Butterbeer is a slightly alcoholic magical drink said to taste of less-sweet butterscotch. It is served both hot and cold in bottles or by the foaming tankard. It is known to be sold at The Three Broomsticks, The Hog’s Head, and The Leaky Cauldron in Diagon Alley. It’s alcohol content is enough to get house-elves drunk or make humans a bit giddy.
Harry Potter and the Prisoner of Azkaban. Ch 10, p 201.
Harry and Hermione made their way to the back of the room, where there was a small, vacant table between the window and a handsome Christmas tree, which stood next to the fireplace. Ron came back five minutes later, carrying three foaming tankards of hot butterbeer.
“Merry Christmas!” he said happily, raising his tankard.
Harry drank deeply. It was the most delicious thing he’d ever tasted and seemed to heat every bit of him from the inside.
There are so many variations of homemade butterbeer—ranging from creamsoda ice cream floats to spiced ale with egg yolks or soda with schnapps. None of them read less-sweet butterscotch to me and nearly all of them have non-vegan ingredients. I liked the idea of starting with beer because of the low alcohol content and the natural head. With help from my beer-afficianato friend and a bunch of guys at Bevmo I took the plunge with some scotch ales that boasted strong nutty or butterscotch notes that would lend themselves to mixing. I’ve mixed peach lambic and hefeweizen before, so why can’t I mix myself a butterbeer?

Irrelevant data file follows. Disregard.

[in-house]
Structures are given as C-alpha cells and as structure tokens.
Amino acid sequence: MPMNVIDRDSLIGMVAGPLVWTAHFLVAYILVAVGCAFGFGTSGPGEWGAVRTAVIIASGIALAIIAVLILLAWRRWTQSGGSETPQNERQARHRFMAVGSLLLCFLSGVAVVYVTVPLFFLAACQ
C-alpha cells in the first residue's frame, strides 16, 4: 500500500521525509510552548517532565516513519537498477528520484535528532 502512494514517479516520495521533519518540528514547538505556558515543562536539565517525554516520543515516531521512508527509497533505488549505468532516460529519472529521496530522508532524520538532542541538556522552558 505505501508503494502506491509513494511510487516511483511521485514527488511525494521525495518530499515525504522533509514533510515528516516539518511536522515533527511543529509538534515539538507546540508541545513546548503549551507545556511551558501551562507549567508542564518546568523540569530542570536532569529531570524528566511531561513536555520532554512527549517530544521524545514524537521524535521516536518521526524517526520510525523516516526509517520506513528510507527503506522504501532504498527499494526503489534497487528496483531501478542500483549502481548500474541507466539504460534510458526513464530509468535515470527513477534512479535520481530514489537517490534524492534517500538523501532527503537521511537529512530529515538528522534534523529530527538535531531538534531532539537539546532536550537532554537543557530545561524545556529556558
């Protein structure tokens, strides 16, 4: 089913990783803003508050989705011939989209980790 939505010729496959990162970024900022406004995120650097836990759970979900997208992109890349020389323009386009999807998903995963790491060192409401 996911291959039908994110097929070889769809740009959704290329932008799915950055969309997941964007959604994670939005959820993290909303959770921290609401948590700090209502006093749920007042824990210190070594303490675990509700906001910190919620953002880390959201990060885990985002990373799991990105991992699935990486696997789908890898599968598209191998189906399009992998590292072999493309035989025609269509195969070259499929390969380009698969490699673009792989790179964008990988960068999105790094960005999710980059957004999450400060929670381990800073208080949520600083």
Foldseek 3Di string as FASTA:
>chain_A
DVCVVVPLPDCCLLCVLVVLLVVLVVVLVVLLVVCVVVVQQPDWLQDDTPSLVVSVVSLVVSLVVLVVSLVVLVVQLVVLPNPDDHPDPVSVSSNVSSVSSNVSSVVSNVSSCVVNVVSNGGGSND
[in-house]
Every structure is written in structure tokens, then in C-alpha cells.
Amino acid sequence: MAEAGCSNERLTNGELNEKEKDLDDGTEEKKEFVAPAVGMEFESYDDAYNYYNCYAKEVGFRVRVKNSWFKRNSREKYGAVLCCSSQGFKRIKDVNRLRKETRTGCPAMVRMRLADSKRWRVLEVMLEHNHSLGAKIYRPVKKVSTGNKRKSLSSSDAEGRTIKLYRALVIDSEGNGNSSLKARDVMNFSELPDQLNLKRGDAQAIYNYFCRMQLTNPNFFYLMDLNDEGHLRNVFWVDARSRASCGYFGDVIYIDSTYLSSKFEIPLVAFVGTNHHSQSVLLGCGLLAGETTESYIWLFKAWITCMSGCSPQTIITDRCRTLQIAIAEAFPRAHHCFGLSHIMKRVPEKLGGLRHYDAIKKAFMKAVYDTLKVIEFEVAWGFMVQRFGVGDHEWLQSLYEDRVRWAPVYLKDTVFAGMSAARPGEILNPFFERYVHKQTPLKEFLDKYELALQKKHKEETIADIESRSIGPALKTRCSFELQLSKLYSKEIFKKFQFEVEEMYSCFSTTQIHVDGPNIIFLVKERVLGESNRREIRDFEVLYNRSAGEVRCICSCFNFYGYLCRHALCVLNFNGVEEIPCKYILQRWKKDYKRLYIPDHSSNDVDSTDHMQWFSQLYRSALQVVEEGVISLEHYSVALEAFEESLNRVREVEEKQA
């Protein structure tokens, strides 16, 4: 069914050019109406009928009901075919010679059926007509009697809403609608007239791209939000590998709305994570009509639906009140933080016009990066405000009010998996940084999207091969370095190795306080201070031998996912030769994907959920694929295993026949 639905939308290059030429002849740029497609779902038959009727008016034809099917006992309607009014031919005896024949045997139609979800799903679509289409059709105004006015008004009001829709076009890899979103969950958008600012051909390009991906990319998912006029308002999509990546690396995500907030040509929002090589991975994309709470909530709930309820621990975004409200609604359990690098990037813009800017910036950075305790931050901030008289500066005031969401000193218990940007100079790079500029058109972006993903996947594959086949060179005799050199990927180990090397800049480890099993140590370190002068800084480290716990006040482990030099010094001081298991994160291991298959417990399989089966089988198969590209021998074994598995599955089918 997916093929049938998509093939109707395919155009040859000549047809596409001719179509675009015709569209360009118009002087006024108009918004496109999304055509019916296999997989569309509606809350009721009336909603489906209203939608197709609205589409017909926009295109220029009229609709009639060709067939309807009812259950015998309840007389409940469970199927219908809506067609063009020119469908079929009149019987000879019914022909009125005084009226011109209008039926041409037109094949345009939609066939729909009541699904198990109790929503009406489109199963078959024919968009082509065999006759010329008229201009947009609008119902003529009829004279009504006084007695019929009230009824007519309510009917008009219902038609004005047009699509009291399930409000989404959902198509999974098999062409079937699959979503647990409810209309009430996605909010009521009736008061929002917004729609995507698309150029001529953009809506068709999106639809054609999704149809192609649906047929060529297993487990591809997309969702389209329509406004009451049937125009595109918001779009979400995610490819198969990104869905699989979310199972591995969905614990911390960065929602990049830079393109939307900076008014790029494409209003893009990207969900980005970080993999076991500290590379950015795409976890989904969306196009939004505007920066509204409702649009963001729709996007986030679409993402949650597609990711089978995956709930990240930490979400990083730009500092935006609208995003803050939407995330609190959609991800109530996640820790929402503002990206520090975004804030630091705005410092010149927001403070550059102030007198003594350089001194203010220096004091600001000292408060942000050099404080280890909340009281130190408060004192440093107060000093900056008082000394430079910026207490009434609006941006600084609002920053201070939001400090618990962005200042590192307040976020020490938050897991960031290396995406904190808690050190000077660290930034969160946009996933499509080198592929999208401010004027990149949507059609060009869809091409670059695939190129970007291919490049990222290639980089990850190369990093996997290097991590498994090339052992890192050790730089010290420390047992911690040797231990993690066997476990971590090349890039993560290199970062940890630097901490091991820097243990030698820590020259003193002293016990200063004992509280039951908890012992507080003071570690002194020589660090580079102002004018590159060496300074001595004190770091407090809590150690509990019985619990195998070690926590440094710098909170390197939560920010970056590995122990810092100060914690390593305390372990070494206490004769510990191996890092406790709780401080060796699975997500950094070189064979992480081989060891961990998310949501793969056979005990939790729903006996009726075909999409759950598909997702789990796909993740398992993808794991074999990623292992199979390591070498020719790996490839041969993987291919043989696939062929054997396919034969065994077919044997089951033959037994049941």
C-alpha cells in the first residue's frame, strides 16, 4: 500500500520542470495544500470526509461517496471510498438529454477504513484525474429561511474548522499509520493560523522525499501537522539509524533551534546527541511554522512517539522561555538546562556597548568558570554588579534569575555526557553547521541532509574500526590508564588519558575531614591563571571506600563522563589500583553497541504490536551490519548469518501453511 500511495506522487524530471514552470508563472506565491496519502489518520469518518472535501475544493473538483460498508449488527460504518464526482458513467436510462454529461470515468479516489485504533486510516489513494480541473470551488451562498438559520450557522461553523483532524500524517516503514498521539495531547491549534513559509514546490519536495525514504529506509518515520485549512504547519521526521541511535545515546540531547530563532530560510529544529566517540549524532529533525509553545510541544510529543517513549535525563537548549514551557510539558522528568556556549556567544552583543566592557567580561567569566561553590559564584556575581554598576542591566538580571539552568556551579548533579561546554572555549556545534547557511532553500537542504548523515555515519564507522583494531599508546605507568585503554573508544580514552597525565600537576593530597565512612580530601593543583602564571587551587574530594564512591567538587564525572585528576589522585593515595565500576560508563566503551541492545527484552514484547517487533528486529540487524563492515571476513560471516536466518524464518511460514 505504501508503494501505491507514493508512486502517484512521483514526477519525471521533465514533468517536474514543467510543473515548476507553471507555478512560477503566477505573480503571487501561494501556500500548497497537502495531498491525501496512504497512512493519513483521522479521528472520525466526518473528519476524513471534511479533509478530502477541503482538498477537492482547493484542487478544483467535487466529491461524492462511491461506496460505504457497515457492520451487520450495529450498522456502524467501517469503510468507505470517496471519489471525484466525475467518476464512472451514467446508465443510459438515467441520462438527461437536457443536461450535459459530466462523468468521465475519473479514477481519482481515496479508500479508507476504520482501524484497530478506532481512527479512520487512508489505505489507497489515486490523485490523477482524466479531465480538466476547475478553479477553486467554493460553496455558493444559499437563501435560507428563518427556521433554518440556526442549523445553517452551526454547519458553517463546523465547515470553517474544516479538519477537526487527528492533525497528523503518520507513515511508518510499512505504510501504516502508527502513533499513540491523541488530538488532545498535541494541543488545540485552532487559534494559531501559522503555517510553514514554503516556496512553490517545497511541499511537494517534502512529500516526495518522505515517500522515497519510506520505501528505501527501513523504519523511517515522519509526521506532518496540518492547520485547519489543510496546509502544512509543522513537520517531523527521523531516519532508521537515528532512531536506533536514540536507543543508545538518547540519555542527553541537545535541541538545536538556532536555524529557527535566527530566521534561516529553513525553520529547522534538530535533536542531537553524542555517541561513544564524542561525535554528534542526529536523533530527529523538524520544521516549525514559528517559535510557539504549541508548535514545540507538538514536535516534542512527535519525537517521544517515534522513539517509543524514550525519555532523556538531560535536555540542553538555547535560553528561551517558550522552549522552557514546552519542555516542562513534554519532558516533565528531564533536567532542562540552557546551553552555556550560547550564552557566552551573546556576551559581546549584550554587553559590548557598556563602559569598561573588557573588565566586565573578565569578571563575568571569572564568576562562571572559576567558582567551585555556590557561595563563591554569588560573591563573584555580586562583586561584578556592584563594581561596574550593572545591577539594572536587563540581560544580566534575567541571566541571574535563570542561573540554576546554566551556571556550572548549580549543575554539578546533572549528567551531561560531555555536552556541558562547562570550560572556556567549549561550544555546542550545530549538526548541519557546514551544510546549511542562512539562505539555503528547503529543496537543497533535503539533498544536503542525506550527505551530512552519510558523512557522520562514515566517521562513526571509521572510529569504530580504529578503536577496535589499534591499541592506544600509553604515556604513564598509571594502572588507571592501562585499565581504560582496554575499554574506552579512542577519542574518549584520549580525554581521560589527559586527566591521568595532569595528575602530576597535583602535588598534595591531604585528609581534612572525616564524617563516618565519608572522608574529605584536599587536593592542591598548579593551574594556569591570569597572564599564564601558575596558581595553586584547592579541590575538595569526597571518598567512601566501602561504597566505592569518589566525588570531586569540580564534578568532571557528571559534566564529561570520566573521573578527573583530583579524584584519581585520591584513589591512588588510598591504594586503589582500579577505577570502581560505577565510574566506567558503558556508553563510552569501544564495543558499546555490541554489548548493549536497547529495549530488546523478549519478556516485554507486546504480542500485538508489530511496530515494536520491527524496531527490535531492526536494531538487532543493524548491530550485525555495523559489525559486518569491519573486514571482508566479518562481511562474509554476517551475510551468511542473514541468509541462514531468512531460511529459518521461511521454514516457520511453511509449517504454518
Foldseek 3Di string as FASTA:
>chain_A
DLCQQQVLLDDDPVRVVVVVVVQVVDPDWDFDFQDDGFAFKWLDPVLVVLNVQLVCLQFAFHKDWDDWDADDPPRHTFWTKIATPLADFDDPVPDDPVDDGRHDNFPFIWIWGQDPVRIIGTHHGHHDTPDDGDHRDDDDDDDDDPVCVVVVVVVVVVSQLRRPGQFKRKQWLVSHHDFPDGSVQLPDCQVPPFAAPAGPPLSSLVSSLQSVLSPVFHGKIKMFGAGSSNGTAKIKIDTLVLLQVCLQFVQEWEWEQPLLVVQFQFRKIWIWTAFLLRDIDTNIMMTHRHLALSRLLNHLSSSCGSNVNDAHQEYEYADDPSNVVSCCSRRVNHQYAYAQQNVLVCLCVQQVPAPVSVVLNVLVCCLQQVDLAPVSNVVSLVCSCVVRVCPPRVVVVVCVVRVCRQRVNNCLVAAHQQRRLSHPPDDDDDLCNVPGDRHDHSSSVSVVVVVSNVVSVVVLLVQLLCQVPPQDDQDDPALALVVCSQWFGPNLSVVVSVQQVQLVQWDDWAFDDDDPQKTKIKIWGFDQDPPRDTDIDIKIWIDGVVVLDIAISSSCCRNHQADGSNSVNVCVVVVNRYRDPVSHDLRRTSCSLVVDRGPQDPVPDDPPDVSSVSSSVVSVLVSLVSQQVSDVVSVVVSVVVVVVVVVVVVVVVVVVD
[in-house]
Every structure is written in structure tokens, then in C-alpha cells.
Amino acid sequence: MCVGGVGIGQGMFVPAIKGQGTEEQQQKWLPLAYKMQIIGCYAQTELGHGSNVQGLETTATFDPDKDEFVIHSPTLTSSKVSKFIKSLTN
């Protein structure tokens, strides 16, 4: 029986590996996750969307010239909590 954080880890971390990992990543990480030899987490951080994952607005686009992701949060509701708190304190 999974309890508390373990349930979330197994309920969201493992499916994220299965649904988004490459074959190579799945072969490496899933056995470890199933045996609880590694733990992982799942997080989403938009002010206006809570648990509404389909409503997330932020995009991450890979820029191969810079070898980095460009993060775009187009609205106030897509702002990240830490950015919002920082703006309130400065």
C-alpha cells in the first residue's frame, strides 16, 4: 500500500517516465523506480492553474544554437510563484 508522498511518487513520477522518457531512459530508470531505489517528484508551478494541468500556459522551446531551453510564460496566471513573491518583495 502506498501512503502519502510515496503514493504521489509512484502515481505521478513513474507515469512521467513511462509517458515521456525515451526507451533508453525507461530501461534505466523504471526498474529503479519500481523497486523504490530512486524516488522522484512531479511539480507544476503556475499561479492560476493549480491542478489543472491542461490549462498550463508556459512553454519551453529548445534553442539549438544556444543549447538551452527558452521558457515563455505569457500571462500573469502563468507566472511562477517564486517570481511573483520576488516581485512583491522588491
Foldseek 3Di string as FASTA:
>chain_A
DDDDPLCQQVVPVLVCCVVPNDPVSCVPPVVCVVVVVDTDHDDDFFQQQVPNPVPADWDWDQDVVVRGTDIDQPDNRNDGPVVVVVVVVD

First, I had to come up with a suitable vegan substitute for butterscotch schnapps. Every butterscotch alcohol or extract out there is made with dairy butter. It may be parve and may not list milk in the ingredients, but inquire with the manufacture and it is nearly ALWAYS made from butter. Last year, I came up with a recipe for Dandies Marshmallow Vodka. I thought that would be a great place to start. This time, I toasted the marshmallows for the color and caramel flavor. I then added the beer to take down the sugar level and give it a hint of yeasty, brewed flavor. It is butterBEER after all.
If you’re not partial to beer, leave it out. This scotch ale is good, but strong in flavor and alcohol—coming in at 8%.
Cold Vegan Butterbeer (serves 2)
12 oz Zevia Cream Soda, chilled
2-4 oz Moylan’s Kilt Lifter Scotch Ale
2 shots Toasted Dandies Marshmallow Vodka (make 1 day ahead)
Coconut Cream or Ricemellow Cream for topping (opt)
pinch of salt
Toasted Marshmallow Vodka
12 Dandies Marshmallows
1 – 1 1/2 cups vodka of your choice
Roast the Dandies until fluffed and crunchy. I didn’t mess around–pulled out my crème brûlée torch and went to town.
Load into a pint jar and cover with vodka. Shake a few times then let sit for a day, shaking every so often.
After 24 hours, strain through fine mesh.
Mash the soaked marshmallows and strain a few more times. I strained once through muslin as well.
Discard the left over mush or keep straining until it is full liquified and you’ve remove most of the charcoal.
For the butterbeer, I tested a Nut Brown Ale. Nope. The ale was fine, but it was too sour. Next was the Porter, which my boyfriend preferred—but he likes rich beer. It had a little bit of chocolaty-boldness to it.
Moylan’s Scotch ale was the best of the three. It really paired well with all that extra sweetness, but held it’s own.
Split a can of Zevia between two glasses, add a shot of Toasted Marshmallow Vodka, and a pinch of salt to each and stir. Top up with the scotch ale. If adding some foam, mix a few spoonfuls of ale into whichever whipped topping you decided on and drop it gently on the top of your drink. Enjoy responsibly and keep away from children and house elves.